So, I have actually gone to the annual meetings and raised issues that I think they’re not handling, very well. Other things, you know, an app I use or a product I buy or a place I get my — get order groceries or something, I might not want to participate at all. I trust the people who have a deeper passion for those things to run it, and yet still I’m grateful that they are running it with at least the notion that they are running it on my behalf and the expectation that they’re running it on my behalf. So, a lot of these questions I think can be addressed by trusting that we can create layered structures that enable people to allocate their time reasonably. And historically, we’ve done that a lot with electing boards. That’s the typical way, both an investor-owned companies and in cooperatives, that we handle delegated authority so that most people don’t have to be worrying about most questions most of the time.

Online platforms and technology introduce some really interesting new ways to do delegation more fluidly. You know, this idea of liquid democracy is an example where you delegate somebody to vote for you based on your perception of their expertise in maybe just one area. So, I could delegate Stina to vote for me on issues related to economic policy, but maybe I’ll delegate to somebody else on issues related to foreign policy, whose perspectives I really trust. But there’s a lot of experimentation and that stuff going on right now in, for instance, the Blockchain world where they’re kind of inventing new governance systems from scratch. And I have these kind of conversations with Blockchain people all the time where they’re making discoveries that like the rest of the world kind of came to a long time ago. Like, for instance, I have been having conversations lately where they’re complaining that only three to 5% of people are participating in a vote on a good day. And I remind them, yeah, that’s what cooperatives have been experiencing for generations. Let’s design with that in mind, rather than trying to get everybody to vote on everything. And we’ve done this sort of thing before, we’ve created structures of trusteeship or representation that we’ve more or less felt able to trust. And I think it’s really exciting to be able to explore that question anew in the context of the wide variety of things that platforms and other organizations do in our lives.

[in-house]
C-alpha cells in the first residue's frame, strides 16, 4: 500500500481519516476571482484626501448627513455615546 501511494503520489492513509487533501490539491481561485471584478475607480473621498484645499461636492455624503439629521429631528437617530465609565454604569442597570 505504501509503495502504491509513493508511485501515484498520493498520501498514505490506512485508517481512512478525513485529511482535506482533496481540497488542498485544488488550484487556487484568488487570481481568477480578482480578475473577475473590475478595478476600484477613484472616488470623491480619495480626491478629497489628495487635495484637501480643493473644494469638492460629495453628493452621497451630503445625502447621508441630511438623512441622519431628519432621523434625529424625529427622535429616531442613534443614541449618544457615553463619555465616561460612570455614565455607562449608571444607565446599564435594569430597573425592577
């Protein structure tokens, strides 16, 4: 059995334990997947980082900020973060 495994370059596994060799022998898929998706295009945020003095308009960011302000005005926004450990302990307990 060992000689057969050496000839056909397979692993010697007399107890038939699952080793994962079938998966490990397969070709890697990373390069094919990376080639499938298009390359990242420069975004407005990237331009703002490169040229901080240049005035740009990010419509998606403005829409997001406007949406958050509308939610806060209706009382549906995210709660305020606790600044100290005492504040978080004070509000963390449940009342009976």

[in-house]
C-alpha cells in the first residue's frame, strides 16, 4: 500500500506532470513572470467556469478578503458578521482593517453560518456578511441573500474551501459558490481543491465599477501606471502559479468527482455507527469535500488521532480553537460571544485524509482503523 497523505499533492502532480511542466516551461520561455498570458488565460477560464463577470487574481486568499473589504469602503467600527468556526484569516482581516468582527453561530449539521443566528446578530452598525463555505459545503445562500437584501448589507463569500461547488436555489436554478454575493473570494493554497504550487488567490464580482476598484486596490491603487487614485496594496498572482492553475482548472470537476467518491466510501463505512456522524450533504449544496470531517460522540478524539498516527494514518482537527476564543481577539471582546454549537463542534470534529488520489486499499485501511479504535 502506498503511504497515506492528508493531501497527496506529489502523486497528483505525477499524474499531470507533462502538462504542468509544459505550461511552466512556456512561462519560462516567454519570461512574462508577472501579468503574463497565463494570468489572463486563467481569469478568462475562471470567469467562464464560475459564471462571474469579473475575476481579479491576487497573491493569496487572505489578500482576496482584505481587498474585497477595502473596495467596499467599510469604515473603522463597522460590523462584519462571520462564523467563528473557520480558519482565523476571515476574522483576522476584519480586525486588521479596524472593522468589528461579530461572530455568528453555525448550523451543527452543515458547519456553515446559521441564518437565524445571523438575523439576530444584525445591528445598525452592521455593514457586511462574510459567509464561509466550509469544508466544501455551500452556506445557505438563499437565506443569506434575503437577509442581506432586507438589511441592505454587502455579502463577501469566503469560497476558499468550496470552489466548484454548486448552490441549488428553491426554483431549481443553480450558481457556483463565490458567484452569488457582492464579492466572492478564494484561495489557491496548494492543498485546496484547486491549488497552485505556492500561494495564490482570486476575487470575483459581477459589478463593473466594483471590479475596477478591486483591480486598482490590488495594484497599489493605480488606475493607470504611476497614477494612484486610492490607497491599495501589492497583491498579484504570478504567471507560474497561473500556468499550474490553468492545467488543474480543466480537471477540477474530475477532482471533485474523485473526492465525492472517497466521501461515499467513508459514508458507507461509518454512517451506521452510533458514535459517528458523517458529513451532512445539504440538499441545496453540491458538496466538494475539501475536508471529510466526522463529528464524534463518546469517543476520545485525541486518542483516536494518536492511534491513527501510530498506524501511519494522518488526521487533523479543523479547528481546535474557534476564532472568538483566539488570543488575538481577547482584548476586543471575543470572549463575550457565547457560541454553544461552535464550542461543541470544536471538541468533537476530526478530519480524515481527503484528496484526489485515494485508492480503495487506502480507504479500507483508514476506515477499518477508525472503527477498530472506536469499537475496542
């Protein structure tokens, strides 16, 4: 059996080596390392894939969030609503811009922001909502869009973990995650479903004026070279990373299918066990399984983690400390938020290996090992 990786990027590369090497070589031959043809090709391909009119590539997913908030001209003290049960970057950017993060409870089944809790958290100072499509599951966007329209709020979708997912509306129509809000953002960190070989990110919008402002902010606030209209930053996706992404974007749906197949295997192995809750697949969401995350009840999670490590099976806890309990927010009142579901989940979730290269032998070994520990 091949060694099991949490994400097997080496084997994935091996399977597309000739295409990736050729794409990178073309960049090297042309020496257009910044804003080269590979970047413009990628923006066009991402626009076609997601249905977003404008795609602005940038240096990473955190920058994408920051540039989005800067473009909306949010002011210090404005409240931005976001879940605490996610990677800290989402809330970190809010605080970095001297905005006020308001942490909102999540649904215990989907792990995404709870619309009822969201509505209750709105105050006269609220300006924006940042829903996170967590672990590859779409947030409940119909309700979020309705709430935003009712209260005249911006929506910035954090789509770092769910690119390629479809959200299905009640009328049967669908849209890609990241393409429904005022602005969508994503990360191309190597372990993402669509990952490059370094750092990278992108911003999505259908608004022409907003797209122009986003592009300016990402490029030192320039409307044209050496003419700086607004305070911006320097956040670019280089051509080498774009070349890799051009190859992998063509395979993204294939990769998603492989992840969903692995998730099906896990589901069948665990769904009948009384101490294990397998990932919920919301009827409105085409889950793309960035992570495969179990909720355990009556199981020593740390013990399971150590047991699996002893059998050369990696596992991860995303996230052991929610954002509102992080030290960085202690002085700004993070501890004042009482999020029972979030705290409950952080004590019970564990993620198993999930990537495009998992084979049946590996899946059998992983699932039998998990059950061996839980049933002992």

We’re in the process of entering a kind of new evolution of democracy that is much more accountable, that enables us to be citizens of many more kinds of things all at once, while at the same time being able to judiciously focus our attention on the things that we most feel called and equipped to participate in. And so just as an individual investor might have stock in many, many, many companies and have forms of trusteeship that they trust to ensure that those companies are acting in their best interests. I think we can do that with forms of community ownership, where we can be involved in democracies of many kinds all at once without having to participate in ways that go beyond our expertise or that go beyond the availability of our attention. You know, it’s that question of what does this future look like that I think is being explored now by a bunch of really creative pioneers.

Simone Cicero:
I mean, that’s very interesting. And I think it’s a key point. And also, so let me try to expand — as our last, let’s say, reflection in this conversation — a little bit on this. And that example of people not showing up to vote, that was crazy. It was really funny to hear that stuff. I was thinking about you listening to this for the first time. And it made me think about this duality between technology and capabilities. Let’s say between the idea of reducing the friction, for organizing through technology, and on the other hand, being aware that you still need capabilities there and you still need some kind of intentions and energy and potential to organize. So, you actually need — you said, I think, first you said we had — we didn’t have the cooperatives. So, I think you didn’t need the entrepreneurial capabilities. And this deals with more generally capability building, let’s say in the community.